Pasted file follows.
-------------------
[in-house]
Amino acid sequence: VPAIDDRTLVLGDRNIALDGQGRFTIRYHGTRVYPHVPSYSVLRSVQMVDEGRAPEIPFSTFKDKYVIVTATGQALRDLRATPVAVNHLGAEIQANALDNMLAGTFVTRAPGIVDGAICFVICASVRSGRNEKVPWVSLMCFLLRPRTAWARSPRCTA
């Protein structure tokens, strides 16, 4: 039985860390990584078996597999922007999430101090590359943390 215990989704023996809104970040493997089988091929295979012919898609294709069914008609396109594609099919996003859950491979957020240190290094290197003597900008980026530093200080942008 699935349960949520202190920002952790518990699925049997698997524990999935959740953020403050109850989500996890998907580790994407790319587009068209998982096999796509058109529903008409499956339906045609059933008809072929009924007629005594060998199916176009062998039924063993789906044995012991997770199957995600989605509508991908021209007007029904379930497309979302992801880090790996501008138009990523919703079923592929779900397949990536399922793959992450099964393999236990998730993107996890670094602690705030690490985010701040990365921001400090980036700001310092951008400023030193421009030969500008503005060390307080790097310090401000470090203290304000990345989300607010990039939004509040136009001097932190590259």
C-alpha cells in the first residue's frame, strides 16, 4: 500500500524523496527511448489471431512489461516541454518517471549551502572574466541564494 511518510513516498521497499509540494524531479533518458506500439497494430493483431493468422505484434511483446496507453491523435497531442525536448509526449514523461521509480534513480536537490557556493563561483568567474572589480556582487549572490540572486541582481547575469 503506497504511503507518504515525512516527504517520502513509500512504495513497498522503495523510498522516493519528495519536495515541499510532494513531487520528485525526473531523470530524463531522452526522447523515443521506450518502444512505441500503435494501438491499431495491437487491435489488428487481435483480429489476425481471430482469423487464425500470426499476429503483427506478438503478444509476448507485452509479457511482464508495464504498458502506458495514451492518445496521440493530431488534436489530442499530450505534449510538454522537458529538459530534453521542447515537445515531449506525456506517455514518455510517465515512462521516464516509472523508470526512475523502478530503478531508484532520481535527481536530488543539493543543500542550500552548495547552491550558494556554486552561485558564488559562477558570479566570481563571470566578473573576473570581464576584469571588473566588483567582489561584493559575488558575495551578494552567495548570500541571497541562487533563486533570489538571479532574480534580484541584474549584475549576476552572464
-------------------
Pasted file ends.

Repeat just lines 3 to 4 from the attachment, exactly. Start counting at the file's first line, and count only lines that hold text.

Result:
């Protein structure tokens, strides 16, 4: 039985860390990584078996597999922007999430101090590359943390 215990989704023996809104970040493997089988091929295979012919898609294709069914008609396109594609099919996003859950491979957020240190290094290197003597900008980026530093200080942008 699935349960949520202190920002952790518990699925049997698997524990999935959740953020403050109850989500996890998907580790994407790319587009068209998982096999796509058109529903008409499956339906045609059933008809072929009924007629005594060998199916176009062998039924063993789906044995012991997770199957995600989605509508991908021209007007029904379930497309979302992801880090790996501008138009990523919703079923592929779900397949990536399922793959992450099964393999236990998730993107996890670094602690705030690490985010701040990365921001400090980036700001310092951008400023030193421009030969500008503005060390307080790097310090401000470090203290304000990345989300607010990039939004509040136009001097932190590259």
C-alpha cells in the first residue's frame, strides 16, 4: 500500500524523496527511448489471431512489461516541454518517471549551502572574466541564494 511518510513516498521497499509540494524531479533518458506500439497494430493483431493468422505484434511483446496507453491523435497531442525536448509526449514523461521509480534513480536537490557556493563561483568567474572589480556582487549572490540572486541582481547575469 503506497504511503507518504515525512516527504517520502513509500512504495513497498522503495523510498522516493519528495519536495515541499510532494513531487520528485525526473531523470530524463531522452526522447523515443521506450518502444512505441500503435494501438491499431495491437487491435489488428487481435483480429489476425481471430482469423487464425500470426499476429503483427506478438503478444509476448507485452509479457511482464508495464504498458502506458495514451492518445496521440493530431488534436489530442499530450505534449510538454522537458529538459530534453521542447515537445515531449506525456506517455514518455510517465515512462521516464516509472523508470526512475523502478530503478531508484532520481535527481536530488543539493543543500542550500552548495547552491550558494556554486552561485558564488559562477558570479566570481563571470566578473573576473570581464576584469571588473566588483567582489561584493559575488558575495551578494552567495548570500541571497541562487533563486533570489538571479532574480534580484541584474549584475549576476552572464